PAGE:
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A potentially troubling era dawned Sunday in Pakistan's Swat Valley, where a top Islamist militant leader, emboldened by a peace agreement with the federal government, laid out an ambitious plan to bring a "complete Islamic system" to the surrounding northwest region and the entire country.
Speaking to thousands of followers in an address aired live from Swat on national news channels, cleric Sufi Mohammed bluntly defied the constitution and federal judiciary, saying he would not allow any appeals to state courts under the system of sharia, or Islamic law, that will prevail there as a result of the peace accord signed by the president Tuesday.
"The Koran says that supporting an infidel system is a great sin," Mohammed said, referring to Pakistan's modern democratic institutions. He declared that in Swat, home to 1.5 million people, all "un-Islamic laws and customs will be abolished," and he suggested that the official imprimatur on the agreement would pave the way for sharia to be installed in other areas.
Mohammed's dramatic speech echoed a rousing sermon in Islamabad on Friday by another radical cleric, Maulana Abdul Aziz, who appeared at the Red Mosque in the capital after nearly two years in detention and urged several thousand chanting followers to launch a crusade for sharia nationwide.
Together, these rallying cries seemed to create an arc of radical religious energy between the turbulent, Taliban-plagued northwest region and the increasingly vulnerable federal capital, less than 100 miles to the east. They also appeared to pose a direct, unprecedented religious challenge to modern state authority in the Muslim nation of 176 million.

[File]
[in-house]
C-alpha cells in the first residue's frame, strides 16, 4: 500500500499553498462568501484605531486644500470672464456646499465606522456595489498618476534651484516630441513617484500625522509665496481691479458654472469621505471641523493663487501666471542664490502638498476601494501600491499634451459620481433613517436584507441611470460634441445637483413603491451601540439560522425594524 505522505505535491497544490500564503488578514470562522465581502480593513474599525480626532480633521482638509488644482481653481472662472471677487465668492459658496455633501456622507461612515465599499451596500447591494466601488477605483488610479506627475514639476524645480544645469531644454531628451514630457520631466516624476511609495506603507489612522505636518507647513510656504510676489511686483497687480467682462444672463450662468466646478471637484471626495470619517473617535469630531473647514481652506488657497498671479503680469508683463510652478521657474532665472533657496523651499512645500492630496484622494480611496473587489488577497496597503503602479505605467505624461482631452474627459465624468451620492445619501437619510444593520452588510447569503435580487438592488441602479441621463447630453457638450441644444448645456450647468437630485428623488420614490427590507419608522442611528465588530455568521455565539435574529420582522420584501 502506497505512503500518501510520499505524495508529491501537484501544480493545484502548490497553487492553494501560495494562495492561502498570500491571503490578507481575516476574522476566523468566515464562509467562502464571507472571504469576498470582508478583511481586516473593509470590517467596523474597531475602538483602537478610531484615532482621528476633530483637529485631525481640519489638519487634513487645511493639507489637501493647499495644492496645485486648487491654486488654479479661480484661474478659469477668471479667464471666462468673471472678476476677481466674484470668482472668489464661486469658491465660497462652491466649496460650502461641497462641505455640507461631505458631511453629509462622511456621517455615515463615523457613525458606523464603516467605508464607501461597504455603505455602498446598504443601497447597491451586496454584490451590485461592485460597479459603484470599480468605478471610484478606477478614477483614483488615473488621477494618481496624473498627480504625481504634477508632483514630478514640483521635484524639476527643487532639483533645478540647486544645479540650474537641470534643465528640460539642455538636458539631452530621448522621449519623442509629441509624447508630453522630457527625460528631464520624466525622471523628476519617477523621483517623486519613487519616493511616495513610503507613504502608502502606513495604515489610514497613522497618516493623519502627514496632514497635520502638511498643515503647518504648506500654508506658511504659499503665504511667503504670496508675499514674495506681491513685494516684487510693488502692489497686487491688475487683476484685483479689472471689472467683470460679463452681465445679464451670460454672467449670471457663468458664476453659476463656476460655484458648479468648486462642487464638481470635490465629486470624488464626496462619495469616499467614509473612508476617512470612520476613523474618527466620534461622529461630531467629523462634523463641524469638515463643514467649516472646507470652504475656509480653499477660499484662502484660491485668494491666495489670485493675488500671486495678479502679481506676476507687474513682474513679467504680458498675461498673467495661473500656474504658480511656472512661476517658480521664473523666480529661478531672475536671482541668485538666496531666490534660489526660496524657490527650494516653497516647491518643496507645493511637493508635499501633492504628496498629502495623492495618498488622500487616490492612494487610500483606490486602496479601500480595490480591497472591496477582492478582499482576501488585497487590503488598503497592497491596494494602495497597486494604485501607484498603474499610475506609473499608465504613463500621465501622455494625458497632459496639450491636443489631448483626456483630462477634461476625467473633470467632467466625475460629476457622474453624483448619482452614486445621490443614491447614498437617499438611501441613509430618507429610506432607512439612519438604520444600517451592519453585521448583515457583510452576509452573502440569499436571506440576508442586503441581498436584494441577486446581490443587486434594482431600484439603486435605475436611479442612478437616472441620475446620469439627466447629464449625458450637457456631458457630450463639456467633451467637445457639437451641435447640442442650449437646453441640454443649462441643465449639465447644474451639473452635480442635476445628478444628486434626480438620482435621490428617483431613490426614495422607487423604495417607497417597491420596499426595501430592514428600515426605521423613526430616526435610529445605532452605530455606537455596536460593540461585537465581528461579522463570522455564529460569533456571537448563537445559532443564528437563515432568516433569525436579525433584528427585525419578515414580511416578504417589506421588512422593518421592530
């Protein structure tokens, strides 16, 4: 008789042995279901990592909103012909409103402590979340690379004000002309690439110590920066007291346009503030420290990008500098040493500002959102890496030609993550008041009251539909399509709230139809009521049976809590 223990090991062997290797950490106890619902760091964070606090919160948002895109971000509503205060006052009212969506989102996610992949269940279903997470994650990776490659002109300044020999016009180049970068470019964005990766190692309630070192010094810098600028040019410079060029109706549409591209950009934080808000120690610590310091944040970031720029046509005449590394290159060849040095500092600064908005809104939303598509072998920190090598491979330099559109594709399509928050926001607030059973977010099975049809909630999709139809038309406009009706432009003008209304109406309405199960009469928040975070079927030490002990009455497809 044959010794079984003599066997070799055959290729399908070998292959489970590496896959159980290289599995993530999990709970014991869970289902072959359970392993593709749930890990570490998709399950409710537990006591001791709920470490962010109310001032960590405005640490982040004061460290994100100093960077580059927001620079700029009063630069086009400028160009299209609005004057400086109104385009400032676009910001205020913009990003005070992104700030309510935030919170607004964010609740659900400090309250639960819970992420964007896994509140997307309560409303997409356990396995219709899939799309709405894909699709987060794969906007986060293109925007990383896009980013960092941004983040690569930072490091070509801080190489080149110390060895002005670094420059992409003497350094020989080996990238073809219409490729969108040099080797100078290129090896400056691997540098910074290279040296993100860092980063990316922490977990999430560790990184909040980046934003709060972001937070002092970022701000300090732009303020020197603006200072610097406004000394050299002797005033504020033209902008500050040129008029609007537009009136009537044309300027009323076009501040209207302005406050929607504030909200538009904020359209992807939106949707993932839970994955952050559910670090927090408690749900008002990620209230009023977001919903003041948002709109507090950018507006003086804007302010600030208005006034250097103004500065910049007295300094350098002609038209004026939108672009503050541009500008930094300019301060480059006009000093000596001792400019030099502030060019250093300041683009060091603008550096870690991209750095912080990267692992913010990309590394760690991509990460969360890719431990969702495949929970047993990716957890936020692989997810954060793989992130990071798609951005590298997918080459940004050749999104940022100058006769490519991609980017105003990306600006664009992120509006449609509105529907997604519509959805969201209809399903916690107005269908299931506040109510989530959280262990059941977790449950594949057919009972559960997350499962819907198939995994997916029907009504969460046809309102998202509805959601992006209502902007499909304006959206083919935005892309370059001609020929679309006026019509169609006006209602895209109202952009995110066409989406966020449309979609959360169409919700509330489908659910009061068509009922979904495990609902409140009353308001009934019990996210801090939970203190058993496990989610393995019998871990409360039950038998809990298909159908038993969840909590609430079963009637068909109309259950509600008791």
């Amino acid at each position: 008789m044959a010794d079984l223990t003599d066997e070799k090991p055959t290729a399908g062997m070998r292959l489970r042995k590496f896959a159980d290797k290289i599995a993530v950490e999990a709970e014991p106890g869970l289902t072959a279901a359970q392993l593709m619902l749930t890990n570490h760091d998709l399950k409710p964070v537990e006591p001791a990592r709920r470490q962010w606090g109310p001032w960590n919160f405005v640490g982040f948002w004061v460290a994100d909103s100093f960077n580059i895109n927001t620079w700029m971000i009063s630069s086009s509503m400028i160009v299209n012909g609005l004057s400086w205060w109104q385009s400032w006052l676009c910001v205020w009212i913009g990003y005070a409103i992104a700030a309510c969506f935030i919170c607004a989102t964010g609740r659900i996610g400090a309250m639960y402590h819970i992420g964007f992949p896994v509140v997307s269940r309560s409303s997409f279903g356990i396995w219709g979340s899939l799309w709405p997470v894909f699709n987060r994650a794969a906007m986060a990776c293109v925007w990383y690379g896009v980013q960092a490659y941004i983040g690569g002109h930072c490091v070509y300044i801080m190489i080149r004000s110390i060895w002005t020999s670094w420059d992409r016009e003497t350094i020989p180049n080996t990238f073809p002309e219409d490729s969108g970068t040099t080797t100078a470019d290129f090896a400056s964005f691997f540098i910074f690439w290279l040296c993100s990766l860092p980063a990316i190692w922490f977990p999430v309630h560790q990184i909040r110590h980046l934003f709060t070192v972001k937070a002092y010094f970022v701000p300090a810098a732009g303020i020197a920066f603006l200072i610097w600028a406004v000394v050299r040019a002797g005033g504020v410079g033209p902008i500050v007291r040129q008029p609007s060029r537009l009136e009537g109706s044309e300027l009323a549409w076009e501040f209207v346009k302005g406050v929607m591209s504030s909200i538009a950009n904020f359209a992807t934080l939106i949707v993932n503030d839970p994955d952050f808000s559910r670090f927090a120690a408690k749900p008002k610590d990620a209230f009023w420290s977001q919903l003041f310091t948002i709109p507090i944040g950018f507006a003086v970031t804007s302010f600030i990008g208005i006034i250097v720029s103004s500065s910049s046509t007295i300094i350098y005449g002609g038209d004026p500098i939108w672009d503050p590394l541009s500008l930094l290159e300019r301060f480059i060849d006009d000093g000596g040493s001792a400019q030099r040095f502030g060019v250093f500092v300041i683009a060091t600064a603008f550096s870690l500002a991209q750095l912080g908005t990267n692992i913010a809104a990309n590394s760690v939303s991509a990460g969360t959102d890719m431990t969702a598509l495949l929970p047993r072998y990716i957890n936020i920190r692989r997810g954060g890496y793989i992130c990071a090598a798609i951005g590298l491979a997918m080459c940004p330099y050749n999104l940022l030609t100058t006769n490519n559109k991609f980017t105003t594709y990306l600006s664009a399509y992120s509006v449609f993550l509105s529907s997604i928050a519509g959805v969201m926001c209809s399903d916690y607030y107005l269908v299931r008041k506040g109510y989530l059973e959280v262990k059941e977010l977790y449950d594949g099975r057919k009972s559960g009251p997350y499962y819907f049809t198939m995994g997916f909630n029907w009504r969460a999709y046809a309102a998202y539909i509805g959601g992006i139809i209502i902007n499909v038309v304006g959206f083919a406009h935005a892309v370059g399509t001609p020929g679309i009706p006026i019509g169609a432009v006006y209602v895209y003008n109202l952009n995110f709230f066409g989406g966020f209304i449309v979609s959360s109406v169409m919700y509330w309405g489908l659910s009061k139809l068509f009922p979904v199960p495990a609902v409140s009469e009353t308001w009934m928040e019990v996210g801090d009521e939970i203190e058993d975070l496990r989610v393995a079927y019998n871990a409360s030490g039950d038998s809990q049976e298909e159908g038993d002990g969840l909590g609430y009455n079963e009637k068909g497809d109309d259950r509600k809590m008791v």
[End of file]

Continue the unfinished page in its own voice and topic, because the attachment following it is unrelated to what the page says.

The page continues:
"The government made a big mistake to give these guys legal cover for their agenda. Now they are going to be battle-ready to struggle for the soul of Pakistan," said Rifaat Hussain, a professor of security studies at Quaid-i-Azam university here. He predicted a further surge in the suicide bombings that have recently become an almost daily occurrence across the country. Two recent bombings at security checkpoints in the northwest killed more than 40 people.
Richard C. Holbrooke, the U.S. special envoy to the region, said in an interview broadcast Sunday on CNN that the decision by insurgents to keep fighting in spite of the peace deal should be a "wake-up call to everybody in Pakistan that you can't deal with these people by giving away territory as they creep closer and closer to the populated centers of the Punjab and Islamabad."
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- Andrew Bacevich is a professor of International Relations & History at Boston University. He has written several books, including The Limits of Power: The End of Military Exceptionalism and The New American Militarism: How Americans Are Seduced by War.
By Gareth Porter, IPS